Study: Dynamic New Software Improves Care of Aging Brain
IU News Room (03/14/13) Cindy Fox Aisen

Geriatricians and informaticians from the Regenstrief Institute and the Indiana University Center for Aging Research have developed medical records software that will deliver more personalized healthcare for older adult patients. The enhanced Electronic Medical Record Aging Brain Care program is an automated decision-support system that enables care coordinators to monitor the health of the aging brain and help fulfill the biopsychosocial requirements of patients and their informal caregivers. The software captures and tracks the cognitive, functional, behavioral, and psychological symptoms of older dementia or depression patients, and also compiles information on the caregivers' burden. The program analyzes this data to provide decision support to care coordinators, who develop a personalized care plan in collaboration with physicians, social workers, and other healthcare team members. The software's embedded engine tracks patient visits and can be used to produce population reports for specified indicators such as cognitive decline or caregiver burnout. "The software we have developed will help care coordinators measure the many needs of patients and their loved ones and monitor the effectiveness of individualized care plans," says Indiana professor Malaz Boustani.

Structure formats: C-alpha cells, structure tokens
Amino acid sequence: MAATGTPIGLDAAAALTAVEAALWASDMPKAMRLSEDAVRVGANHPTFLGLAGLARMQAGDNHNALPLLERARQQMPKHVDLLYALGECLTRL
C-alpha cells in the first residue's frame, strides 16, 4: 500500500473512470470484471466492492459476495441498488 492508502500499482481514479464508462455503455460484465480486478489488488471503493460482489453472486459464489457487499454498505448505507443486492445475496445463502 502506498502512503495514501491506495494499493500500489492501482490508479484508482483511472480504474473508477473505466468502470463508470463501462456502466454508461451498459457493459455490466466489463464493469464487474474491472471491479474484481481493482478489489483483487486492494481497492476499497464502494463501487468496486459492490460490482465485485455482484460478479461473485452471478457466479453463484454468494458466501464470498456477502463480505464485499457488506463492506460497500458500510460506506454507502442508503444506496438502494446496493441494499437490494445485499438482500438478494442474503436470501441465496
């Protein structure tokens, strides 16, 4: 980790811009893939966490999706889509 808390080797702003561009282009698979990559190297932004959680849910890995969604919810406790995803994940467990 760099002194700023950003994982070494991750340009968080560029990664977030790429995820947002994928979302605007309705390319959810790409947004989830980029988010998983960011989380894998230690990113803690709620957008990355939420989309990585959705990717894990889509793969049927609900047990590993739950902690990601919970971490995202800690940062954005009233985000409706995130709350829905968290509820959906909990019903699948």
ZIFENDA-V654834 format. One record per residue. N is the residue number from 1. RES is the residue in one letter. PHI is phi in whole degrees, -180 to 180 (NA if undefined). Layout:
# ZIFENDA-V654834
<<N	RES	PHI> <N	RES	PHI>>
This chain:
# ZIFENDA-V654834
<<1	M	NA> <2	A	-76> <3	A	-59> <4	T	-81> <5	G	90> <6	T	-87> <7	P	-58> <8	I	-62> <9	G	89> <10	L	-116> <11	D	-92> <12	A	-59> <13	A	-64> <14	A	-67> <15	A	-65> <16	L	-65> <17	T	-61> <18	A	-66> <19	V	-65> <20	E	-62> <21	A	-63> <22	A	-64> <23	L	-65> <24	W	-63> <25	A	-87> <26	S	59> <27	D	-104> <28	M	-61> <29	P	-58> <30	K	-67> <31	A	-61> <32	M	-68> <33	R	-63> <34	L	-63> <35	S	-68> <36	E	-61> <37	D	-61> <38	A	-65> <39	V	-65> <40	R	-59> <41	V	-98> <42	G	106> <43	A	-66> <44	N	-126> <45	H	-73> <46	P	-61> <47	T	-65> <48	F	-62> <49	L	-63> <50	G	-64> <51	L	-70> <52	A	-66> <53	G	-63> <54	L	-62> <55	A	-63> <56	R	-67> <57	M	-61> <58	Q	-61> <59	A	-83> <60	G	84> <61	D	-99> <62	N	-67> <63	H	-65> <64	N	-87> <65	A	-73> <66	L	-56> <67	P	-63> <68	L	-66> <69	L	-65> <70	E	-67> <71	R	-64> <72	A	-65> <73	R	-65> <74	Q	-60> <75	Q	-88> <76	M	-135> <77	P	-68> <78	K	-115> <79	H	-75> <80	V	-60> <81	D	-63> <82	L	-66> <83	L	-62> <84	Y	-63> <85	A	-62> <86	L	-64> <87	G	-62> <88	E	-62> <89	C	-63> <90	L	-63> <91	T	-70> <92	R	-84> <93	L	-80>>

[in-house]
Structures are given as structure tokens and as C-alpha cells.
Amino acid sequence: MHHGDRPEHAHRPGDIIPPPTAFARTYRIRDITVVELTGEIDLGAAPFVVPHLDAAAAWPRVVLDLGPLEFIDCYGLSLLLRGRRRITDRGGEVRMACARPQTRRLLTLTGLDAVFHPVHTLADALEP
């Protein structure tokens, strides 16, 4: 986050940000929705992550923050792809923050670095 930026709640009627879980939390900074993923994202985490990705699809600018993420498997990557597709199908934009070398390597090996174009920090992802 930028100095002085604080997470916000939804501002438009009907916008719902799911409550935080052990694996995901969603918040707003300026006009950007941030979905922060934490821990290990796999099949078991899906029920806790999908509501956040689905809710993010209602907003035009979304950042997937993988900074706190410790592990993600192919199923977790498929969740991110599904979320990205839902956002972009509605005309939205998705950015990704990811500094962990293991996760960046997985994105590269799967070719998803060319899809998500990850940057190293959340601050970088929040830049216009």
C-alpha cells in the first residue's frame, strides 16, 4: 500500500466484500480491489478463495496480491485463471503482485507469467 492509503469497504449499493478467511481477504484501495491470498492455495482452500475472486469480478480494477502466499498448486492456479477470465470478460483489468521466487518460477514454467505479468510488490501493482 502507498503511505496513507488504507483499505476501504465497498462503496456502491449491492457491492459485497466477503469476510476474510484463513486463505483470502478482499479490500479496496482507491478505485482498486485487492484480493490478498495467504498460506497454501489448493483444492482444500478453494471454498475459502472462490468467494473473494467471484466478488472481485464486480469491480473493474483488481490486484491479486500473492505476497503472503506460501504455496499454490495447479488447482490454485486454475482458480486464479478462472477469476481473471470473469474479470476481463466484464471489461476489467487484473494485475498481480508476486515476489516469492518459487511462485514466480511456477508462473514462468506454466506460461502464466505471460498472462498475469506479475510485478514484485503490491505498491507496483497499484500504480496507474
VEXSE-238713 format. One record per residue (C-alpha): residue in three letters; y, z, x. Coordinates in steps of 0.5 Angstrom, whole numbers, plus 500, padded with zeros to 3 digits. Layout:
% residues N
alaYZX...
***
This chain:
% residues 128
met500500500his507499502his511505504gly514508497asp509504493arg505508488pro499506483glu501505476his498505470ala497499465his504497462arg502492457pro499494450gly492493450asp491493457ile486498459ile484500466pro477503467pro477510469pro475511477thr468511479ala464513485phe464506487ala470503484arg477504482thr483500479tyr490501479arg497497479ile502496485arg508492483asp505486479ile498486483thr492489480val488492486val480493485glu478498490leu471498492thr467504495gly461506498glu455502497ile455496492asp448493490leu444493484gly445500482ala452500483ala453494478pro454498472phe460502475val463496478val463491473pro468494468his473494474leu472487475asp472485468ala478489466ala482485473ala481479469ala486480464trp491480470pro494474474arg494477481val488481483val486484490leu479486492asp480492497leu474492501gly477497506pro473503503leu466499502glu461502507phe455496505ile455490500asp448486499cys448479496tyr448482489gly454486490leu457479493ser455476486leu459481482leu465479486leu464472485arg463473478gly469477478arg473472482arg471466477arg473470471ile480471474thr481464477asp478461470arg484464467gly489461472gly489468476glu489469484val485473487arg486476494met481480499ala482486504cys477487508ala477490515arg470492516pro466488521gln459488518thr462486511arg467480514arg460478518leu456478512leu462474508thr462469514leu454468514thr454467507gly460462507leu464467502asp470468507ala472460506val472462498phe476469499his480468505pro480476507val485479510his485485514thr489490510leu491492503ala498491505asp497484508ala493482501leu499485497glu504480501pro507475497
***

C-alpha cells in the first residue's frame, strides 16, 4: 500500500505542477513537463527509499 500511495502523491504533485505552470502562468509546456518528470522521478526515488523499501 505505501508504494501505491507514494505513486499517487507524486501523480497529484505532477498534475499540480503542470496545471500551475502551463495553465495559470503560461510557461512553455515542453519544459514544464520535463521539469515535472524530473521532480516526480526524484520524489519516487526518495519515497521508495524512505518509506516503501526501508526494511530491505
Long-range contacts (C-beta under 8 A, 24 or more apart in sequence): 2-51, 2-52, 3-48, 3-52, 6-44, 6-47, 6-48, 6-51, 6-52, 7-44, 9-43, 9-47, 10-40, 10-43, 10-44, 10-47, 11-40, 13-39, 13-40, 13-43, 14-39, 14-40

Study Shows Just How Fast Censorship Can Occur in Social Media
Rice University (03/13/13) Jane Boyd